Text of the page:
The past year has not been kind to Twitter. User growth has slowed. Trolls, bots and abuse continue to be problems. And marketers have complained that product innovation has not kept pace with competitors. Following an unsuccessful attempt to sell itself this fall, Twitter is back to going it alone.
Yet despite its troubles, Twitter remains a distinctive platform with a massive audience and the ability to deliver outsized returns in the right situations. Immediacy, organic reach, content discovery and lighter algorithmic curation of what users see are areas where Twitter shines. Consequently, the most effective strategies are the ones that best leverage these unique attributes.
Where does Twitter offer marketers the best opportunities? Here are four areas:
1. Target people based on what they are saying. Twitter is unique as a social platform in allowing marketers to target audiences not just on behavior, demographics and interests, but also by what they are saying via real-time keywords. This is a powerful capability that enables brands to identify and capitalize on moments when a consumer is likely to be most receptive to a particular marketing message.
For example, a manufacturer of Apple peripherals could target ads to people tweeting about getting a new MacBook, iPhone, or iPad. A cosmetics brand could reach consumers discussing a specific fashion look with a how-to guide on how to create that look using the brand's products. It's an extra level of precision that goes beyond simply identifying people who are generally relevant to a brand's business (someone interested in Apple hardware or cosmetics) to people who are relevant right now.
Tweet-based keyword targeting also allows brands to identify people who they normally wouldn't advertise to. The same cosmetics manufacturer could show ads to men tweeting about or engaging with content about gifts for wives or girlfriends.
2. Boost search success. Because Twitter content is surfaced in Google's search results, having a strong Twitter presence is a great way to gain organic reach outside of the Twitter platform. For instance, a Google search for a retail brand will bring up not just the retailer's website but the company's Twitter feed -- often as the second or third result. Consumers can view a short selection of recent tweets on the search-results page, and then click through to Twitter to explore in more depth.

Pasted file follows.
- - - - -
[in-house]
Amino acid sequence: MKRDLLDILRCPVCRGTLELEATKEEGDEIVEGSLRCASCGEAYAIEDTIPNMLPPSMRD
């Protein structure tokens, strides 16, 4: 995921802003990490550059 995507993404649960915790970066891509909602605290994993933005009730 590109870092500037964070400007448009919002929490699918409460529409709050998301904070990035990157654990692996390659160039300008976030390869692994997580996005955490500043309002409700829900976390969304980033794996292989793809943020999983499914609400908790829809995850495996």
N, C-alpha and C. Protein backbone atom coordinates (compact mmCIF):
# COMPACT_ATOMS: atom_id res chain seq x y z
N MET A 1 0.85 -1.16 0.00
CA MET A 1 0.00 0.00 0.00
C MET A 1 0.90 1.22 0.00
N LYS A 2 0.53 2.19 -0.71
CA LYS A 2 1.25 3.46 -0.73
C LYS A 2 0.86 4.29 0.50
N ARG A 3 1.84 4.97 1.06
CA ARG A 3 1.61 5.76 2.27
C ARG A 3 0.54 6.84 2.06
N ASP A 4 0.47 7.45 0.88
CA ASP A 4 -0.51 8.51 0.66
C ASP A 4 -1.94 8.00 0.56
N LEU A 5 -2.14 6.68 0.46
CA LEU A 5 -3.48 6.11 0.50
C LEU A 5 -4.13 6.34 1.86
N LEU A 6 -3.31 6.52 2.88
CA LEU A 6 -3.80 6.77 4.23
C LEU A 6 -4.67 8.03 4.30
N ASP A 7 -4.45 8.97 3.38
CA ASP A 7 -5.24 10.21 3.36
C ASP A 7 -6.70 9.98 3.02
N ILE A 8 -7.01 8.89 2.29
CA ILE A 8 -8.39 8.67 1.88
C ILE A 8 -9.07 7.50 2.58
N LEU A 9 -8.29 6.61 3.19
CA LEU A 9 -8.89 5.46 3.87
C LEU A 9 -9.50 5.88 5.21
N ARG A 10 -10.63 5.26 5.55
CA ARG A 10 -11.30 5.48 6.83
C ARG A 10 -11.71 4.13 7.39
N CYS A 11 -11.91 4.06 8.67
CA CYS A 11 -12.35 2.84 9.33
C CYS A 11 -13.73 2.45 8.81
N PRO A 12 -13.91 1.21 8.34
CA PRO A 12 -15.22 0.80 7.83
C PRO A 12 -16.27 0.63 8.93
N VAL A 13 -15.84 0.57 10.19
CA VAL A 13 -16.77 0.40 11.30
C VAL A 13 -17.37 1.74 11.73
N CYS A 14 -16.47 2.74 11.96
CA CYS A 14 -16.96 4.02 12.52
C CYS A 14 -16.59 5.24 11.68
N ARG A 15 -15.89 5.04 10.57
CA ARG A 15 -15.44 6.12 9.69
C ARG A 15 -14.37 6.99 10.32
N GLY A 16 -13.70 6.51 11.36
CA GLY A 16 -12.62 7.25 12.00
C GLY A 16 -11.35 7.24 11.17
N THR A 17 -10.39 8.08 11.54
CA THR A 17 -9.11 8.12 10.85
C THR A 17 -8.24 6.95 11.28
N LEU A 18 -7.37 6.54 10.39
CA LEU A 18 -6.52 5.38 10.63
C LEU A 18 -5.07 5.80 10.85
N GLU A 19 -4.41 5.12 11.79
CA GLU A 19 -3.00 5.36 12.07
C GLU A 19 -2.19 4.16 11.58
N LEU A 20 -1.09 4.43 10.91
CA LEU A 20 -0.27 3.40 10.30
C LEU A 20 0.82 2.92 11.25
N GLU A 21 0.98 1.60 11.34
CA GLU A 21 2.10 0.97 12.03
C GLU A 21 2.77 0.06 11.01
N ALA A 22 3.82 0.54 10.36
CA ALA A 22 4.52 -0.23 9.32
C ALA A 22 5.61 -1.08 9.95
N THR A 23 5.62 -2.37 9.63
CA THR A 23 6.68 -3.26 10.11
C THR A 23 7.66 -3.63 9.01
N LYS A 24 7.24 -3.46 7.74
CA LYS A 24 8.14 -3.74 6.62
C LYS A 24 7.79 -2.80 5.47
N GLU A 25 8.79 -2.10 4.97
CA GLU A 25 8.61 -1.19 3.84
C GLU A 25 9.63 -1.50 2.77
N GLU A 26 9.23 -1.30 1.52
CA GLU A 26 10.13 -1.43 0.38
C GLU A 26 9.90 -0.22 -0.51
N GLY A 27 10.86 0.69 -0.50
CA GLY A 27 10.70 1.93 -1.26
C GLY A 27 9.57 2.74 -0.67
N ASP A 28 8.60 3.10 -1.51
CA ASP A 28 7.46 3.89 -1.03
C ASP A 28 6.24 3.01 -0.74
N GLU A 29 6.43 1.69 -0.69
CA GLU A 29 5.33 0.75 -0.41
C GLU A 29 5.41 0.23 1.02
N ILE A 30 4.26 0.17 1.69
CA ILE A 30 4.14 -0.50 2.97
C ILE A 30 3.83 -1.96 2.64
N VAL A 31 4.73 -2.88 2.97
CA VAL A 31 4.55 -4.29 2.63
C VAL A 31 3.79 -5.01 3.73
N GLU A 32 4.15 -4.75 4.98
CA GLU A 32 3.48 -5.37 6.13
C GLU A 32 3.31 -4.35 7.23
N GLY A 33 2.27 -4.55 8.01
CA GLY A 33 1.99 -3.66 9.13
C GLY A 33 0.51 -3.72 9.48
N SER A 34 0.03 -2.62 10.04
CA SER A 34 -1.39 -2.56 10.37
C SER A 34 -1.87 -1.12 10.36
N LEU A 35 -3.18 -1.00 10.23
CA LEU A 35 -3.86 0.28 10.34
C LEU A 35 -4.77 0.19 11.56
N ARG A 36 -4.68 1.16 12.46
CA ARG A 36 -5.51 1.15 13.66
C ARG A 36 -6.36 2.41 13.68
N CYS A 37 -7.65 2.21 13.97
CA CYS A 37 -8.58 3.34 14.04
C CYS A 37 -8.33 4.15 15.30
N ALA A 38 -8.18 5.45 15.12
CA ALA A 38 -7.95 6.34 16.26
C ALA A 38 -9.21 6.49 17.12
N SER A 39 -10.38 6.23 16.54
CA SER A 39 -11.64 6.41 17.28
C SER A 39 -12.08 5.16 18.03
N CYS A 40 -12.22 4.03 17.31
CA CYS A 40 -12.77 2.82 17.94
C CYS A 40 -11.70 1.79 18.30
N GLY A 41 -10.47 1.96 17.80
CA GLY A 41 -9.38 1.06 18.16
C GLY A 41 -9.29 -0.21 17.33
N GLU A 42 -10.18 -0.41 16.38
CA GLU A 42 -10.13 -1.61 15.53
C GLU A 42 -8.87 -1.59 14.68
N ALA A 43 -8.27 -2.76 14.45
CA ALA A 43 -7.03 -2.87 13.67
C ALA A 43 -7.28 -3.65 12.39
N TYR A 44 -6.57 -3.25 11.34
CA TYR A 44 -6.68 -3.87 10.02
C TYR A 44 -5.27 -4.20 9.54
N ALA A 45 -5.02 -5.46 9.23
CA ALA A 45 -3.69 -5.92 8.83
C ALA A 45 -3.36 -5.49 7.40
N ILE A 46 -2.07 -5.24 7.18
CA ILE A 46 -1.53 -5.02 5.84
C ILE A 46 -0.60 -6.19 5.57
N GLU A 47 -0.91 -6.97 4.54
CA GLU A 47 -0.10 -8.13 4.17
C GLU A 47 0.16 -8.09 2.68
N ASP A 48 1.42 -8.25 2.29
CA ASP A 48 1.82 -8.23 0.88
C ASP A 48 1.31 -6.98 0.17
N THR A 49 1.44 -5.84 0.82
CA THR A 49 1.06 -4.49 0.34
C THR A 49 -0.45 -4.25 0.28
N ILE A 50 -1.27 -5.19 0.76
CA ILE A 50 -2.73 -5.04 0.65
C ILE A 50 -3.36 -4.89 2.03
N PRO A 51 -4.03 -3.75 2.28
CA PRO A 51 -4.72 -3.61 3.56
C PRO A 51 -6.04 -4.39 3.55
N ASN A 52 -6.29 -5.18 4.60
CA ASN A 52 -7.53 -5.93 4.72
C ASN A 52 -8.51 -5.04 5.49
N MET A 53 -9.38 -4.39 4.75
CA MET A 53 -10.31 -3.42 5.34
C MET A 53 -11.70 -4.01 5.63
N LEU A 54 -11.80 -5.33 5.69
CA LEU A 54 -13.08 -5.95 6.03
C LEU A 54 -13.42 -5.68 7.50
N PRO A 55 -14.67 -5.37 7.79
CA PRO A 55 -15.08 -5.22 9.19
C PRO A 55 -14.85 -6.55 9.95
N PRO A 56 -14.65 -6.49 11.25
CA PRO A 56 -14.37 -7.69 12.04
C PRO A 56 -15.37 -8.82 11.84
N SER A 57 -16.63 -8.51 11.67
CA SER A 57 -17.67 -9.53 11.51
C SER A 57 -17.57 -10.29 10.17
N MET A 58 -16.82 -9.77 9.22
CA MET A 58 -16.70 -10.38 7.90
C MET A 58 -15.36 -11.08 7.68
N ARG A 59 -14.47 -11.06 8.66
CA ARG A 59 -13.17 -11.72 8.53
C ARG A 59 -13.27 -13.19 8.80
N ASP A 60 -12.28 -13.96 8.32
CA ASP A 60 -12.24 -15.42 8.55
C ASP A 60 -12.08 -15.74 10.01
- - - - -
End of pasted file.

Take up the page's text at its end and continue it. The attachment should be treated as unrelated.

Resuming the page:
Twitter also benefits Google search results behind the scenes. When a brand links its social channels to its website, Google will crawl those channels and use the content for weighting its results. This can be particularly useful in helping brands improve their results for generic searches that are relevant to them. It would allow, for instance, a car manufacturer to place higher in organic searches for "new car" or an apparel brand in to place higher in searches for "fall fashion trends."
3. Promote original content and capitalize on real-time events. People go to Twitter to discover interesting content and stay on the pulse of breaking news. Unlike Facebook and Instagram, where the content comes to you via an algorithmically-curated newsfeed, Twitter allows users more control of their timeline, enabling them to directly follow content from media outlets and influential users. This makes Twitter an incredible, organic content distribution platform, especially for brands or influential people who have an established following outside of Twitter.
The nature of this user-directed experience also means that Twitter users are more likely to be open to other new content -- content that educates, informs, or provides insight into real-time, breaking events.
Marketers can feed this appetite by serving as a resource on topics people are talking about and seeking information on. The trick is identifying what matters to your audience and where your brand is best positioned to add legitimate value to the conversation.
Take a retailer capitalizing on buzz during Black Friday weekend by outpricing the competition in real-time, owning the conversation around the best deals and feeding coupons and information to users flocking to Twitter to find sales. Or a financial firm providing insight into what the recent Federal Reserve rate hike means for credit card or mortgage rates.
The Firehose is a goldmine for media planning, allowing brands to gain a phenomenally detailed understanding of how people are discussing their company and their products -- and see how these discussions fit into the overall market landscape.
Before launching a campaign, Firehose data can be used to identify relevant audiences, as well as pinpoint what marketing approaches might work best, based on the conversations they are having. For instance, knowing that key audiences are negatively disposed towards conspicuous consumption, a fashion brand could highlight messages around comfort and utility, or focus on higher-order issues such as being of service to others.
During campaigns, real-time Twitter data is an excellent tool for monitoring response and then using this data to craft responsive media elements. When Lexus launched an initial 37-second teaser video for its SLIDE hoverboard, conversation on Twitter exploded immediately. A key finding was that no one believed it was real. Lexus used this information to create follow-up messaging that addressed these questions, featuring interviews with pro skater Ross McGouran, who discussed the experience of riding the liquid nitrogen-powered hoverboard. The result? Lexus achieved better engagement with those interested in the story.